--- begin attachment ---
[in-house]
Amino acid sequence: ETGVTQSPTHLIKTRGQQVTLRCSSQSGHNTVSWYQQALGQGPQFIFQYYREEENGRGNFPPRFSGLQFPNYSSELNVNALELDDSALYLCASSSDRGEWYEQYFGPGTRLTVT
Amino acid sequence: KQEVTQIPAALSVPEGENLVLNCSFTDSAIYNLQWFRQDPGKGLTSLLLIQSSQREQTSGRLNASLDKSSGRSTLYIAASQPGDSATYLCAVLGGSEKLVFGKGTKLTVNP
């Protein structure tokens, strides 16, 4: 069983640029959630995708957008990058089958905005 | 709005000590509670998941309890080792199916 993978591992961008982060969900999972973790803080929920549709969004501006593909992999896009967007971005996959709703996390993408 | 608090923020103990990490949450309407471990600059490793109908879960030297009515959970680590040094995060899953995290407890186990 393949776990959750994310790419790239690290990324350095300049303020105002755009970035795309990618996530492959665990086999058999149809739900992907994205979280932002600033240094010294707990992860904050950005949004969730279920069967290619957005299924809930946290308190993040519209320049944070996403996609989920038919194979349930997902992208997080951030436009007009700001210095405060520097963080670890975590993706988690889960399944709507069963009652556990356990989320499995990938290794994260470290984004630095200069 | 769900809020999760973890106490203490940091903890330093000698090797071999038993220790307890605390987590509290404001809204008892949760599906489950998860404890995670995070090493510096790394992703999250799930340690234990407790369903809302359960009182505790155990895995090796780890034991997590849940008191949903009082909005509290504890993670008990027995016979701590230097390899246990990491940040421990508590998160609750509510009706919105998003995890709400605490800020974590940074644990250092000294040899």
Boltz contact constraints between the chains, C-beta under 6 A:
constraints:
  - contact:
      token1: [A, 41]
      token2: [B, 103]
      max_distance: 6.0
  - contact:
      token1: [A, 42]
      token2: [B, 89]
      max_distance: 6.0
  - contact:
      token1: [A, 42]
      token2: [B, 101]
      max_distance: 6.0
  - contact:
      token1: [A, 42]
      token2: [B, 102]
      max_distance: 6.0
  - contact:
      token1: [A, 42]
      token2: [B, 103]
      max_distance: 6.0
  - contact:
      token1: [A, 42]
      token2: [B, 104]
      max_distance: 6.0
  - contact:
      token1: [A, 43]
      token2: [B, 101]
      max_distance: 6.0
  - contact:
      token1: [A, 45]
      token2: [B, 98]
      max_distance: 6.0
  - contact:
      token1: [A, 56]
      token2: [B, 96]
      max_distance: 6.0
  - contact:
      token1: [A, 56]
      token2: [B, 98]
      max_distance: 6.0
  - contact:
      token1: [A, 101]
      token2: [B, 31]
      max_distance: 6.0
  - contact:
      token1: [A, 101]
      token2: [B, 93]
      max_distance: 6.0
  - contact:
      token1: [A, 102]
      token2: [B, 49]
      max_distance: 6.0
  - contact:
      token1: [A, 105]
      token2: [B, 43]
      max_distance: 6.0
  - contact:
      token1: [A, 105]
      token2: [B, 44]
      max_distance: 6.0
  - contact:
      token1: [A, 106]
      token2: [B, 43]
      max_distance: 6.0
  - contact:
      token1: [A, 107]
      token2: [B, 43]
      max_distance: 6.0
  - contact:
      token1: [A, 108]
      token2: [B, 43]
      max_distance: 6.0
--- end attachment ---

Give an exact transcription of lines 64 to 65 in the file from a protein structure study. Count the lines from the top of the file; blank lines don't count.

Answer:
      token1: [A, 105]
      token2: [B, 44]